Tuesday, January 09, 2007

Obama's coal--pandering ploy, and more

Coal caucus: Environment and Energy Daily reports this morning that Senator Barack Obama (D-IL) and Jim Bunning (R-KY) have teamed up to form a new Senate caucus “with the express purpose of promoting development of a domestic coal-to-liquid fuels production industry.” This follows the duo’s introduction last week of legislation aimed at providing tax credits for coal-to-liquid factories.

The National Mining Association (which yesterday reported a coal mining record in 2006 – paralleling the record amount of greenhouse gas pollution) issued a gushing salute to the Obama-Bunning legislation. http://www.nma.org/newsroom/latest_pop/releases07/010407_CTL.html

Environmentalists generally frown on coal-to-liquid production (despite its popularity in Nazi Germany and apartheid South Africa) because of the likelihood of greenhouse gas increases. http://www.tompaine.com/articles/2006/07/19/the_return_of_nazi_oil.php

As with virtually everything in our nation’s capital, there is a well-paid lobby promoting this technology. One prominent lobbyist seeking federal support for the process is.former Rep. Bob Livingston.

One of DC’s little secrets is that environmentalists breathed a big sigh of relief when Obama recently left the Senate Environment and Public Works Committee, which could be voting on global warming legislation later this year. No wonder, in light of this coal-pandering ploy.

Advanced coal? Today the US EPA is taking its own stab at promoting more benign use of coal. The agency – whose political leaders rejected the seemingly judicious idea that IGCC technology should be explored in “best” technology analyses – has set up a working group that meets today just outside of DC. This working group could lead to some promising developments over the course of the next year. We’ll want to keep a close eye on this.

Whatever happened to…? Speaking of EPA, the agency has promised for months that it would soon go public with proposals to limit noxious emissions from diesel trains and big diesel boats, and that it would also propose a separate plan to limit pollution from dirty small engines. But where’s the beef? We intend to hold the agency to its word on this. We’ll probably even say nice things – if these proposals ever surface.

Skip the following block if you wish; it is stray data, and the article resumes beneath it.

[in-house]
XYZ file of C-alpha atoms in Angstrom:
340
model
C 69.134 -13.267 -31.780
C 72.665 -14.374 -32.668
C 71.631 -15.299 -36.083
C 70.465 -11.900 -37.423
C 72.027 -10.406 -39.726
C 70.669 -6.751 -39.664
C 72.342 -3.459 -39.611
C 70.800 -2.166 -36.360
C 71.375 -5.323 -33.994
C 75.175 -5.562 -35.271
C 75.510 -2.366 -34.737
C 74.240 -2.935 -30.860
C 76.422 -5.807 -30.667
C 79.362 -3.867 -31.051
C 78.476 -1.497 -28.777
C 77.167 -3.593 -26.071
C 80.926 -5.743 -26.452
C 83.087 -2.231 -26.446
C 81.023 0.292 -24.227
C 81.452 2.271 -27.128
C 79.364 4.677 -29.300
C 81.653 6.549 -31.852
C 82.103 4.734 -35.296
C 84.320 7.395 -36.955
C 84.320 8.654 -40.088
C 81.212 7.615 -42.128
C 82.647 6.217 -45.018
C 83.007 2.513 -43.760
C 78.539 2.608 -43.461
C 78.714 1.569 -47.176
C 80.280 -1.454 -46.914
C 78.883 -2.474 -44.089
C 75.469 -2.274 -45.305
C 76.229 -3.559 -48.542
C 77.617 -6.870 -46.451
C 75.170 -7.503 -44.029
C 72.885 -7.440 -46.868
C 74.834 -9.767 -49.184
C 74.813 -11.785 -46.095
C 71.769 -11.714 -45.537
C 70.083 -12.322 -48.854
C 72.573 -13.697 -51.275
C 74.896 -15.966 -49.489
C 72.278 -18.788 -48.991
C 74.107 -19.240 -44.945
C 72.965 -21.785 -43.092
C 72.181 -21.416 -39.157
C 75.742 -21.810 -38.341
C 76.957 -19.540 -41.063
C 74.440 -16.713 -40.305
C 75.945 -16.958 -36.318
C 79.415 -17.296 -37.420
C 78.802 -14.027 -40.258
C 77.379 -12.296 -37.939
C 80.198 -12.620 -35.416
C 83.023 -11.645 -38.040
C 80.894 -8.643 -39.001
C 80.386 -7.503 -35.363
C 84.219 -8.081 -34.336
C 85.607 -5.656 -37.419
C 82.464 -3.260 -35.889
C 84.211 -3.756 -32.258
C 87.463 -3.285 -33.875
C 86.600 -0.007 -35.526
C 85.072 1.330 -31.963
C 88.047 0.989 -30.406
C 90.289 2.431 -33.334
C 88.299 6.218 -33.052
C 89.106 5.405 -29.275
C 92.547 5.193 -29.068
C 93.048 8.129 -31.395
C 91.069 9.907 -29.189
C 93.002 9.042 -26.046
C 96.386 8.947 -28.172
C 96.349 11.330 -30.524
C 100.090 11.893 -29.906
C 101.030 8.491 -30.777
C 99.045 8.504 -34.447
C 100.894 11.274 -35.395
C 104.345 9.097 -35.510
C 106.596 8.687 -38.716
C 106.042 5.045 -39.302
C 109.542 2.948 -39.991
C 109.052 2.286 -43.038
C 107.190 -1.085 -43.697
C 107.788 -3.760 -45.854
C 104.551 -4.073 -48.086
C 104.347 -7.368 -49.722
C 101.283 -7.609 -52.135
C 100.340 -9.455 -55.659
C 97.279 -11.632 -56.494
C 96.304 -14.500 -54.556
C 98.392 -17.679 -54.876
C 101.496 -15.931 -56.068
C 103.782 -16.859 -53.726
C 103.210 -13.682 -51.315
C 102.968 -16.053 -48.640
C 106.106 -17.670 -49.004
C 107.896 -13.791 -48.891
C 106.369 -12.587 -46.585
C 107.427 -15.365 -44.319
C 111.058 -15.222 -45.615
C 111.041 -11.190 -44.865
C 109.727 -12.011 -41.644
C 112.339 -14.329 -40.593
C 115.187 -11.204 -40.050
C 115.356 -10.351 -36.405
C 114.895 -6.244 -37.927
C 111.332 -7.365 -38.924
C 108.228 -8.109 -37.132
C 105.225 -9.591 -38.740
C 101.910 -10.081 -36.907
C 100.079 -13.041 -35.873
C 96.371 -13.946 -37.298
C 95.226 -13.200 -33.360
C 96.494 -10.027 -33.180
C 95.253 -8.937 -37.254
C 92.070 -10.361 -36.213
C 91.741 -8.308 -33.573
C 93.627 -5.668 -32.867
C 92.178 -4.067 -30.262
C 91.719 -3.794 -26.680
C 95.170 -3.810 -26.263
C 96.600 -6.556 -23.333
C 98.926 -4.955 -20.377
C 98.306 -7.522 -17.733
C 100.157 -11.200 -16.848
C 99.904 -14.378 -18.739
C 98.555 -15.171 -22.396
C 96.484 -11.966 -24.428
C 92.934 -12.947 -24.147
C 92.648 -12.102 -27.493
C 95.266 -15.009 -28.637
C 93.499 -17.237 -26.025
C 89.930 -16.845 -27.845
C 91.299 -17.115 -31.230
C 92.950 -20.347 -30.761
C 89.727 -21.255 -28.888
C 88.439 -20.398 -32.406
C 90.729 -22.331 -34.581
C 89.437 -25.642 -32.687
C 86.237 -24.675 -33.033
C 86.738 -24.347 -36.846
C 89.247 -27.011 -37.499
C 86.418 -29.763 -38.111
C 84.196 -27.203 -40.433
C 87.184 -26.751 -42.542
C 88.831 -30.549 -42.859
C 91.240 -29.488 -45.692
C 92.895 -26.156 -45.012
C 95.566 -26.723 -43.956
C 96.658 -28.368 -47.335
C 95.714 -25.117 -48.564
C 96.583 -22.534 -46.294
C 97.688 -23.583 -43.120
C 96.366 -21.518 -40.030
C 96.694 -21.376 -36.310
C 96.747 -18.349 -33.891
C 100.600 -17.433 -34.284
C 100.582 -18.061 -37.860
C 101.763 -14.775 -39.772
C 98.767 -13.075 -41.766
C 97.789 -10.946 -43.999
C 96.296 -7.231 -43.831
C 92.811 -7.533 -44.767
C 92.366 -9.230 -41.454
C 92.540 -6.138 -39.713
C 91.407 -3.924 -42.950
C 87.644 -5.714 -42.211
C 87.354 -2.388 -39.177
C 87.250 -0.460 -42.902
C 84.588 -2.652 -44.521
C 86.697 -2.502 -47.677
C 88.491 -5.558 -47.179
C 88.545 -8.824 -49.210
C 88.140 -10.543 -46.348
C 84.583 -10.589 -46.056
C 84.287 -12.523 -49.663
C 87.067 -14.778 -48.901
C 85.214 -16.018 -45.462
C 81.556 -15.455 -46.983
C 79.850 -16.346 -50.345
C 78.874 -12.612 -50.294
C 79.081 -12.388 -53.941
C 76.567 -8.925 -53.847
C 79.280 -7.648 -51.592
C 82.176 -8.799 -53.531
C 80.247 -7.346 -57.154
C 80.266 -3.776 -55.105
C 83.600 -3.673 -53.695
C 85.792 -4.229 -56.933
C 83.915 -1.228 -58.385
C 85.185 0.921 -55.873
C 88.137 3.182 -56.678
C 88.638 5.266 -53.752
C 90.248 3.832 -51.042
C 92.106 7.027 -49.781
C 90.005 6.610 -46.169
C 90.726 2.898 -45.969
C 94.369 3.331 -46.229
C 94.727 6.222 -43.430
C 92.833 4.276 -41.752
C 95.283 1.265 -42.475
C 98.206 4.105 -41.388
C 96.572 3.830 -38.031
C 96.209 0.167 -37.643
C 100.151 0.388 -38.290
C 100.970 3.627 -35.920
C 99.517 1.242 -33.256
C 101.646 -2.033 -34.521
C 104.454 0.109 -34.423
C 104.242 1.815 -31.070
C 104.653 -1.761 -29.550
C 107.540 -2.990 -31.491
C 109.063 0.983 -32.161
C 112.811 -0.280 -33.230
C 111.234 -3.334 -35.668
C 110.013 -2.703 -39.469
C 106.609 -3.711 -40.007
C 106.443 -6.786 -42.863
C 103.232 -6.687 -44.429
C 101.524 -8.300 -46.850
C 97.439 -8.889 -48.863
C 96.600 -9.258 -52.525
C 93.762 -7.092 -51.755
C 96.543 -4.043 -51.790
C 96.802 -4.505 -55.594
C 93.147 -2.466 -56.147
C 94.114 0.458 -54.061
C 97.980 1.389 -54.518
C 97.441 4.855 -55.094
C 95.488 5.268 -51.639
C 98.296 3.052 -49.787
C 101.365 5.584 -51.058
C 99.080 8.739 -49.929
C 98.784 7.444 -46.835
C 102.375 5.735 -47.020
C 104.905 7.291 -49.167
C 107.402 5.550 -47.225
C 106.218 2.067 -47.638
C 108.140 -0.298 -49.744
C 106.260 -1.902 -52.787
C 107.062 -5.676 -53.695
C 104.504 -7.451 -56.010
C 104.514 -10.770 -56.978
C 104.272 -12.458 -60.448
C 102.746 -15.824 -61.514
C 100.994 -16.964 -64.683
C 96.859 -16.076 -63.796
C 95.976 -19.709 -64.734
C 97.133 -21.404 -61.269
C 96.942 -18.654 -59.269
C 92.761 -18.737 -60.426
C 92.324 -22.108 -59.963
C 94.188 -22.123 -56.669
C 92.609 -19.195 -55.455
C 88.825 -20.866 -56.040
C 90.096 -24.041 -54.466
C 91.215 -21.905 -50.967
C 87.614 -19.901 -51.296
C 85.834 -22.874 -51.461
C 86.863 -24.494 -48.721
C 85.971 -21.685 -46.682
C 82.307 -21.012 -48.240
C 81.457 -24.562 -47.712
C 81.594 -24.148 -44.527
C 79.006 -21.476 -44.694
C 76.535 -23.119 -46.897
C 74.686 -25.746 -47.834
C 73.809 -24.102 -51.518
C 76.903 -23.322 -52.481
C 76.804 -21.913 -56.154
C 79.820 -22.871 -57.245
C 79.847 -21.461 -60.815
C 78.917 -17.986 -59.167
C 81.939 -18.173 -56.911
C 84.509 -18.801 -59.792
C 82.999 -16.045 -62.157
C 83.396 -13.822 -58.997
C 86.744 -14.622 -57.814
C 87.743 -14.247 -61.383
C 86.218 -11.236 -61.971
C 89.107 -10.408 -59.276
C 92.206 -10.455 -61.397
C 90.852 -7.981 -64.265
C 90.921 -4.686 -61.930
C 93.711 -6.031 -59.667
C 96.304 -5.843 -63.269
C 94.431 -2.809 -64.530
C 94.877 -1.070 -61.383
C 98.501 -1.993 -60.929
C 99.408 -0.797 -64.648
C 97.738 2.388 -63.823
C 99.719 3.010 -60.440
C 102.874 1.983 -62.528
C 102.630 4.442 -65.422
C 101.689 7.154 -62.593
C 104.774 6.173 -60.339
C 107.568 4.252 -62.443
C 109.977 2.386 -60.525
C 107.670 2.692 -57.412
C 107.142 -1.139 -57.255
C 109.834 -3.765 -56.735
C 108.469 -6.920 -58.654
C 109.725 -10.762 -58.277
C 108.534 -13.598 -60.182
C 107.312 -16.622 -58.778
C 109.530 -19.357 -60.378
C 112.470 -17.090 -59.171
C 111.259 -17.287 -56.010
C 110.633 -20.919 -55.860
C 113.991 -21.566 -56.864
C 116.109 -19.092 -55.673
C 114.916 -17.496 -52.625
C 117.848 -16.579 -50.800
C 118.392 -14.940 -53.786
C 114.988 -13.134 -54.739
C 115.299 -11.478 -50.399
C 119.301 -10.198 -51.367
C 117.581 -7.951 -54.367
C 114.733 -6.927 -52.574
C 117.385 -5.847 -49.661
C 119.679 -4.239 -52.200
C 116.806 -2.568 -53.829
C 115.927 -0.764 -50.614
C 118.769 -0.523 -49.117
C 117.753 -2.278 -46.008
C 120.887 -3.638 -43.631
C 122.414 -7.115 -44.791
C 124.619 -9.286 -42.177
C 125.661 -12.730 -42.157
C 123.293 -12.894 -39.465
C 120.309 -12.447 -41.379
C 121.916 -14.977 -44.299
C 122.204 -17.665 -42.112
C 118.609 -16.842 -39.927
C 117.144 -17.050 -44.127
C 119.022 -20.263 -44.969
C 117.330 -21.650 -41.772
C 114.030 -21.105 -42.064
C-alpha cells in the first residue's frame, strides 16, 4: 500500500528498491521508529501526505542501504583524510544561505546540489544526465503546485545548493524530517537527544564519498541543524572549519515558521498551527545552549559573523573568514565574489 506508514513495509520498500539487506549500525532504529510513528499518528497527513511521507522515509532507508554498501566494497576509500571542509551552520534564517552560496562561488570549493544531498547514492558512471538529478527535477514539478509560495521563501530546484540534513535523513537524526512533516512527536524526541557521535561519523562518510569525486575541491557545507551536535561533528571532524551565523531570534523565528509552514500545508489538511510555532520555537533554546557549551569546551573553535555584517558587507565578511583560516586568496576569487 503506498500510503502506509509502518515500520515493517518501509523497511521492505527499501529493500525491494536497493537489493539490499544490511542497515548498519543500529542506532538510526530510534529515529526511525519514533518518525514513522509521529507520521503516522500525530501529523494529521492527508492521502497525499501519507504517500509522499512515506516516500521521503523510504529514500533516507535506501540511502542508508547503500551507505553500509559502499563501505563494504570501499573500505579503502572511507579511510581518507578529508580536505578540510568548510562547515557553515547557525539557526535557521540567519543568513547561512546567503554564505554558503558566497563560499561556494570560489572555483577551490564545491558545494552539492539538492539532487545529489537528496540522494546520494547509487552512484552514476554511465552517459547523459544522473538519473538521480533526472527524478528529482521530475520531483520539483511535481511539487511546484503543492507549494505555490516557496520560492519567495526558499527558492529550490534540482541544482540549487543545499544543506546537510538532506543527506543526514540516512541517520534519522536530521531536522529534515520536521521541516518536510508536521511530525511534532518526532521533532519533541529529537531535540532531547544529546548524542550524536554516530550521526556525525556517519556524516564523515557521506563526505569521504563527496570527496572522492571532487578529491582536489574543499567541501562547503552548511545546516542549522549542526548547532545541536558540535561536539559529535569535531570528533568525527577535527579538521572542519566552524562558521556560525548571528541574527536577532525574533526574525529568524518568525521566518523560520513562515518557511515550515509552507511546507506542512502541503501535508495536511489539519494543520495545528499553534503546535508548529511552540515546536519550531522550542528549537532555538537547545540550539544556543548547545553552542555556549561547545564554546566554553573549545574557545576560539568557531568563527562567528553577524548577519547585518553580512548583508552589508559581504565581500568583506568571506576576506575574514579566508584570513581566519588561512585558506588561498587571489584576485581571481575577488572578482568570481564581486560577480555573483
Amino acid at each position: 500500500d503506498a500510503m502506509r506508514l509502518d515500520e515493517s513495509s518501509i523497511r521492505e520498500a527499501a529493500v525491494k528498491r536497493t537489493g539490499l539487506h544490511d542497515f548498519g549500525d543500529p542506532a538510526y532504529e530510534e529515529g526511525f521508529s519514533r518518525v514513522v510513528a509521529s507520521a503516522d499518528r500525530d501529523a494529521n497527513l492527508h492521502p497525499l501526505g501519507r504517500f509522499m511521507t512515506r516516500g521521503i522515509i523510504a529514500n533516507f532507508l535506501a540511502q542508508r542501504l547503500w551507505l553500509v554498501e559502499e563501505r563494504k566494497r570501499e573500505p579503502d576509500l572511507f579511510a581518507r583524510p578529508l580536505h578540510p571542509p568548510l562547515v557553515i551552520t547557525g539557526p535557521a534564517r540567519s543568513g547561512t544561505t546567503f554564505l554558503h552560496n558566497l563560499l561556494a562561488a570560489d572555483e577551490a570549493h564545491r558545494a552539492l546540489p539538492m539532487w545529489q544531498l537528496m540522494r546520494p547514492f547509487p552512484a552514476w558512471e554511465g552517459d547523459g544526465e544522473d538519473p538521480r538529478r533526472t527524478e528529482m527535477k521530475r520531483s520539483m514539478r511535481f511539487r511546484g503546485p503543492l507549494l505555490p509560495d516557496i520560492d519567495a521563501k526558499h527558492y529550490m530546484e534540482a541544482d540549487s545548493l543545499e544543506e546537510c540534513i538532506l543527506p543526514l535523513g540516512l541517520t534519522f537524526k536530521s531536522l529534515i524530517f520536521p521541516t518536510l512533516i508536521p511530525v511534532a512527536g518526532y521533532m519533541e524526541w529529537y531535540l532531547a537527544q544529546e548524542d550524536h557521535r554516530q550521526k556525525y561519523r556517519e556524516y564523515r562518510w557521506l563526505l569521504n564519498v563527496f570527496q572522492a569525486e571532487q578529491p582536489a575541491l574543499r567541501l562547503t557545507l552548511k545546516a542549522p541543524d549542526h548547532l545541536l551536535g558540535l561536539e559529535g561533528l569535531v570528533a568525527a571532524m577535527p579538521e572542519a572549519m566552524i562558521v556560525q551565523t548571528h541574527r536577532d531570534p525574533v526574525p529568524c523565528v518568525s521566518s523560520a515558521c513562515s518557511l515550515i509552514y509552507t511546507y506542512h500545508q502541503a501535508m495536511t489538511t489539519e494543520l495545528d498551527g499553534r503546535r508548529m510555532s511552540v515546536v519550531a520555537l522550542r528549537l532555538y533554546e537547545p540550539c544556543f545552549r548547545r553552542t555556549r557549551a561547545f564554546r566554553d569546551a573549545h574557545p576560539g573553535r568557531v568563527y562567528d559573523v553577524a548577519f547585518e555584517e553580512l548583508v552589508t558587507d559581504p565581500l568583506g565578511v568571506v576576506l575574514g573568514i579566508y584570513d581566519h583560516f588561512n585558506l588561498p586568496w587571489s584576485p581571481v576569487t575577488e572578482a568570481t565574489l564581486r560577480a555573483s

California leads again: California Governor Arnold Schwarzenegger made big headlines today with his plan for universal health coverage. And now, according to the Los Angeles Times, Schwarzenegger is ready to unveil another big initiative. The Times reports he will order a 10% cut in motor vehicle emissions of greenhouse gases, mainly carbon dioxide.

“Under the proposal, petroleum refiners and gasoline sellers would be ordered to reduce the carbon content of their fuels over the next 13 years,” the Times reports.

“The order could also usher in a new generation of alternative fuels in California, experts say, as refiners consider adding ethanol or other biofuels into gasoline blends. It could also mean a shift of part of the state's auto fleet to hydrogen or electric power.” Meanwhile, car companies like General Motors trot out “green” vehicles at car shows but say they’re not available for sale – suggesting that may be just another ploy to block attempts in Congress to limit global warming gases from motor vehicles or improve fuel economy.

As it has so often with other issues, California is taking the lead to deal with perhaps our biggest environmental challenge.

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